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Benjamin Hilgenstock and Zsoka Koczan
The paper examines the evolution and drivers of labor force participation in European regions, focusing on the effects of trade and technology. As in the United States, rural regions within European countries saw more pronounced declines (or smaller increases) in participation than urban regions. Unlike in the United States, however, trade and technology, captured here using novel measures of initial exposures to routinization and offshoring, did not result in detachment from the workforce in European regions. Instead, regions with high initial exposures to routinization and offshoring experienced so-far larger increases in participation, likely driven by an added second worker effect.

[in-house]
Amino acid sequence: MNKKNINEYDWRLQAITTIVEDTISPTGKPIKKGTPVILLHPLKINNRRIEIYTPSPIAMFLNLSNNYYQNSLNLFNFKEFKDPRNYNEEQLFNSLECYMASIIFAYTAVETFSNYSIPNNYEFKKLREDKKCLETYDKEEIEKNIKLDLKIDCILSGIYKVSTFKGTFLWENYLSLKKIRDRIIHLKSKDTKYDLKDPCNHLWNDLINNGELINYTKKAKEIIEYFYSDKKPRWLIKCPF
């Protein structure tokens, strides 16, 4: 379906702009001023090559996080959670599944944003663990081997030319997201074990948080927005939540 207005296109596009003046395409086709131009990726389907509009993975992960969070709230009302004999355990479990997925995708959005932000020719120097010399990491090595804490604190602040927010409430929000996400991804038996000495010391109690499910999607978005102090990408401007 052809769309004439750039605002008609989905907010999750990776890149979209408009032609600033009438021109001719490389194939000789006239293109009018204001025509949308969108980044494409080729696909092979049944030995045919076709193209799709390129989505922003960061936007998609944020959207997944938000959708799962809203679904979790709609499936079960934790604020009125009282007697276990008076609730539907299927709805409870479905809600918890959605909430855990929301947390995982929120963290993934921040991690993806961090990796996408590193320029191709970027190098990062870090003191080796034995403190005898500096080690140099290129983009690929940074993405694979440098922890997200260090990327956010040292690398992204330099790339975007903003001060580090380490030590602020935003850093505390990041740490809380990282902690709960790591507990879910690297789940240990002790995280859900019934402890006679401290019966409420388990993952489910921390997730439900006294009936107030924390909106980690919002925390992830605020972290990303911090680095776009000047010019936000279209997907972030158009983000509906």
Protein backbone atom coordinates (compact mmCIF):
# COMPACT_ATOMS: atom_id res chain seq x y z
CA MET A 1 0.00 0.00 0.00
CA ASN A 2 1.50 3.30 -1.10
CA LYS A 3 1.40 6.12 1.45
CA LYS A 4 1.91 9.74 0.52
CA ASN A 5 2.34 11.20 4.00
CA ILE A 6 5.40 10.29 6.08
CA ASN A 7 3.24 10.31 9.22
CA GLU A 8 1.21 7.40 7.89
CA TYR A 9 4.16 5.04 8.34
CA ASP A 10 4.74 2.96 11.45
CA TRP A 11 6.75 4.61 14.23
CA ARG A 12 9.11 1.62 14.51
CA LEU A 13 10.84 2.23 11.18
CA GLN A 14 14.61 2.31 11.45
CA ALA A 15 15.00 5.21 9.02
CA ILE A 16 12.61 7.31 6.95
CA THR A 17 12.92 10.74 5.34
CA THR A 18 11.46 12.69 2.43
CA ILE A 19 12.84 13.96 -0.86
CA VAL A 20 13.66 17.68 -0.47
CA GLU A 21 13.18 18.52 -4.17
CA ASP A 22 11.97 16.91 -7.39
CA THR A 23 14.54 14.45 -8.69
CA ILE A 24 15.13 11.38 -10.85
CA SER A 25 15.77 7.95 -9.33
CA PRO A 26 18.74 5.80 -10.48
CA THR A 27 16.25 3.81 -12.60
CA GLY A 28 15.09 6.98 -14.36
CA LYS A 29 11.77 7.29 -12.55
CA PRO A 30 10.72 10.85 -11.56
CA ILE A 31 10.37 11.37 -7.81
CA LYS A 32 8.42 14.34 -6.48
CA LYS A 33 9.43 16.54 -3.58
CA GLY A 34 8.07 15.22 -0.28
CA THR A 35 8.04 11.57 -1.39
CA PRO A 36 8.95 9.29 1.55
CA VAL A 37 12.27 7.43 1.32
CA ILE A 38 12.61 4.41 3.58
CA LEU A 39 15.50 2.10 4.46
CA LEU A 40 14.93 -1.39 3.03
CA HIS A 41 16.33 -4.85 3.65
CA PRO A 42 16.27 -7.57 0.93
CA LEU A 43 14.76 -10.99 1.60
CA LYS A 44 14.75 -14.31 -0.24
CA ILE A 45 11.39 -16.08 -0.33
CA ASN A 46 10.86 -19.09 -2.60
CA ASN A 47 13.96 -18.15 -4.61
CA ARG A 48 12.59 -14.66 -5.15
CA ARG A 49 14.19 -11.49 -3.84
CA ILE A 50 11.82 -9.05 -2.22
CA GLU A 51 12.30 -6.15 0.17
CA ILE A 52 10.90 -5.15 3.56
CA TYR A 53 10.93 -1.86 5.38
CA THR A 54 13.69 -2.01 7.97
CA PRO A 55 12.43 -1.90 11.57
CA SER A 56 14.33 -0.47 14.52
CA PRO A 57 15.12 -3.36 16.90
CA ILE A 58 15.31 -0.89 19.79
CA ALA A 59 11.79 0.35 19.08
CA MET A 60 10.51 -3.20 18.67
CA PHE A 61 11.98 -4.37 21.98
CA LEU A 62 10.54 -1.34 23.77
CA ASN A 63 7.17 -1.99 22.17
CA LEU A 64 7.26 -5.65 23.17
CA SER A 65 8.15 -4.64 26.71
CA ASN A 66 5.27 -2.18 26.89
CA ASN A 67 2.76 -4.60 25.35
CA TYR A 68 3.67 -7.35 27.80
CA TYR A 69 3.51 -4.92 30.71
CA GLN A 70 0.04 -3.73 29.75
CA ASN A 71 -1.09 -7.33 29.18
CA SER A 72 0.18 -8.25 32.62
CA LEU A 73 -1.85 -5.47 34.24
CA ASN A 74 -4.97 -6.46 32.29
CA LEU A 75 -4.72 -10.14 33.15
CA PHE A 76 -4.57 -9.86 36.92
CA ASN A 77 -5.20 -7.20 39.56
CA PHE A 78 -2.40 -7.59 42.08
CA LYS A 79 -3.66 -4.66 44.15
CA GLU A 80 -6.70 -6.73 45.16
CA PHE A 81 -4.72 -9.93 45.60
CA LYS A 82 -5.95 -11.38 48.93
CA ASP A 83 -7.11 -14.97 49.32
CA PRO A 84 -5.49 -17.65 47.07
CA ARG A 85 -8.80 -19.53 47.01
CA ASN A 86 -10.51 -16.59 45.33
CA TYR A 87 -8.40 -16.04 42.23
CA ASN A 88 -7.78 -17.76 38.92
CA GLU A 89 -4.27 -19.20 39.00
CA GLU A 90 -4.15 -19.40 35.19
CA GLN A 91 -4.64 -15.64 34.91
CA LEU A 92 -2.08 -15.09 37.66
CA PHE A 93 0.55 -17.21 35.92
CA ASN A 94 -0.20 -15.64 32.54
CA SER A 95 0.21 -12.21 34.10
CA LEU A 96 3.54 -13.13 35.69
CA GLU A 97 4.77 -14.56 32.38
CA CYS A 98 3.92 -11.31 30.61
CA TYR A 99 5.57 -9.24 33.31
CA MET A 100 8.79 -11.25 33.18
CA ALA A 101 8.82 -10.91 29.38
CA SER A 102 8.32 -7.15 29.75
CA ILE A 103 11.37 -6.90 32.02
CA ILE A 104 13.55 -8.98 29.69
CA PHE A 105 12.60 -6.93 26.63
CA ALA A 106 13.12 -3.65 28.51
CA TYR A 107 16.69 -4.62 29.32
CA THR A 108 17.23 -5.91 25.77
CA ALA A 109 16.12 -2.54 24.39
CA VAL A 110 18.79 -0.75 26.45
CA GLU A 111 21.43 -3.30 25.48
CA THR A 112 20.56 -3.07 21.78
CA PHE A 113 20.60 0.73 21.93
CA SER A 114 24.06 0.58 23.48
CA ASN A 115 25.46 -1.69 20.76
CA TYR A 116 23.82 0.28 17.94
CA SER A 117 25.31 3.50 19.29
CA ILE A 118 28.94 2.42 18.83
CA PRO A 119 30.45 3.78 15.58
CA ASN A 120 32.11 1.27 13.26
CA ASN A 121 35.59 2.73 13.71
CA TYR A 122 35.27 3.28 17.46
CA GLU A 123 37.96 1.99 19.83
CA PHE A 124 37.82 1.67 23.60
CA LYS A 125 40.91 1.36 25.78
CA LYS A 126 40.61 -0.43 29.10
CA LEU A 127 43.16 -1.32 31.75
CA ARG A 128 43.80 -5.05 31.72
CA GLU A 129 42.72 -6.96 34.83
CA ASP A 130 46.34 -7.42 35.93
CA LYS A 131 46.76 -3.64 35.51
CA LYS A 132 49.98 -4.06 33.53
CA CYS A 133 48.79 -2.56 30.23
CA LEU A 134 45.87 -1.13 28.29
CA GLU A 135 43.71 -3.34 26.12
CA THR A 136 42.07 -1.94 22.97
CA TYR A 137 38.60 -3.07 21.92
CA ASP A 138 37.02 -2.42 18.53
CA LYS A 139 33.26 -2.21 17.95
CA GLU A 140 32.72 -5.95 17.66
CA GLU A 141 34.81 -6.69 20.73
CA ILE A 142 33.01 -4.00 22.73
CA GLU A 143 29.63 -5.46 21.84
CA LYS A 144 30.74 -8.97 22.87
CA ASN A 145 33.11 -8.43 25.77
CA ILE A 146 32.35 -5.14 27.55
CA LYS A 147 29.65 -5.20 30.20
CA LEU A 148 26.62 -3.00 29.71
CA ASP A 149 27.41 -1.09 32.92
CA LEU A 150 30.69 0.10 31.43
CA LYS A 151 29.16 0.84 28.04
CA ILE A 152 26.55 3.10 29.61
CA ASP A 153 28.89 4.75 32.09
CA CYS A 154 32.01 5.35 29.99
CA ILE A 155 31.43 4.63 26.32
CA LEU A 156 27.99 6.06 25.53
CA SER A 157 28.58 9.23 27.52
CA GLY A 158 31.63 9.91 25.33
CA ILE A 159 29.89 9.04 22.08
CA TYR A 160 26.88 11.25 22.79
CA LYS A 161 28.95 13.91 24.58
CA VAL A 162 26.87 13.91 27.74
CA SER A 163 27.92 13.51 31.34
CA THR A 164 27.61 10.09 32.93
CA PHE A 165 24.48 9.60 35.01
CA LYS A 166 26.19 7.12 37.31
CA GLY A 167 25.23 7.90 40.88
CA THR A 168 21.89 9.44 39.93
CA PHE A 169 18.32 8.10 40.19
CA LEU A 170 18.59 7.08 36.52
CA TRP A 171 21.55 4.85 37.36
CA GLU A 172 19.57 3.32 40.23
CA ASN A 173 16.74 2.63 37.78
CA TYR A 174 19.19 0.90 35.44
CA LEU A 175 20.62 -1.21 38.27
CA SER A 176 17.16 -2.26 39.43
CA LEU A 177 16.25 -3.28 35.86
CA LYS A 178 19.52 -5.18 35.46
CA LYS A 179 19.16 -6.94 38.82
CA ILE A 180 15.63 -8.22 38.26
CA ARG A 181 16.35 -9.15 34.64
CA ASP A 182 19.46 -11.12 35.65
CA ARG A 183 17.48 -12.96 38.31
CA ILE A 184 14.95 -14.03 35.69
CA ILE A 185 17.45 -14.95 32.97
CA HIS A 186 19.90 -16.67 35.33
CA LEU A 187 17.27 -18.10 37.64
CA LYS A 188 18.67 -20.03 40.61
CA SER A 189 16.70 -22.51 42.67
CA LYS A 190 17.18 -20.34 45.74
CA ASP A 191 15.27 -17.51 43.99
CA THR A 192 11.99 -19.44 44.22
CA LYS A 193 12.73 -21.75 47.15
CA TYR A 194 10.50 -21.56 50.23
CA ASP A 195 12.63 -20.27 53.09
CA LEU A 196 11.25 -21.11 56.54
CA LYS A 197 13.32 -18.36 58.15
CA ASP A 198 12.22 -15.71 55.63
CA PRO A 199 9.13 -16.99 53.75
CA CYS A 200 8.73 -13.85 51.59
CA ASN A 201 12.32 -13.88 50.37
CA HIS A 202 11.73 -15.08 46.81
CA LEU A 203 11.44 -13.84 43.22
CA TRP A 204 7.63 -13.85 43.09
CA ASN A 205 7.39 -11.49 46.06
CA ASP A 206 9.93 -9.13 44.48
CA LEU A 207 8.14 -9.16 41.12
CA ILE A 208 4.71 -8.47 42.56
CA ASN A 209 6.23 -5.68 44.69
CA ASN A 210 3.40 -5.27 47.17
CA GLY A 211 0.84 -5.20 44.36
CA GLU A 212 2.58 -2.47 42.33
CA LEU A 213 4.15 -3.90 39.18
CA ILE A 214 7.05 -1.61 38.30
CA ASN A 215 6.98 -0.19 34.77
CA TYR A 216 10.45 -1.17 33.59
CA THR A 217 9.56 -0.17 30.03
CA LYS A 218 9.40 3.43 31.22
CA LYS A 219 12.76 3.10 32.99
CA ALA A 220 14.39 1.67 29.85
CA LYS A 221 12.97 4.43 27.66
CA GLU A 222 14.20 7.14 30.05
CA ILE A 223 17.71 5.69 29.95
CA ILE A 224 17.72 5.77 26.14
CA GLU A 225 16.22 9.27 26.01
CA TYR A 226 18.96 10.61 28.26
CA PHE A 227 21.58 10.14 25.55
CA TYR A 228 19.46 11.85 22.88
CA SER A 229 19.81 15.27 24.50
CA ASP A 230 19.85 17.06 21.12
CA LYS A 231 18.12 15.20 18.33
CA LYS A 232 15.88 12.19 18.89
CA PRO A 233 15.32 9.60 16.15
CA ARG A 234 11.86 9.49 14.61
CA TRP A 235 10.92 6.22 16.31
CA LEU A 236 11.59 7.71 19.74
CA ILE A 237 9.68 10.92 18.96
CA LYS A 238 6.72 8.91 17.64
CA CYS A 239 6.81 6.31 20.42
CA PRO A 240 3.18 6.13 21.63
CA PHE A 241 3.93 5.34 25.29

Benjamin Hilgenstock and Zsoka Koczan

regions below the 25 th percentile of the exposure to offshoring distribution (agricultural regions with low routinization scores, as mentioned above) saw declines in participation ( Figure 17 , panel 2). Figure 16. Contributions to Changes in Labor Force Participation Rates, 2000–2016 (Percentage points) Source: Authors’ calculations. Figure 17. Contributions of Exposures to Routinization and Offshoring and Changes in Labor Force Participation Rates Sources: Authors’ calculations. Note: Bars in both panels show relative contributions of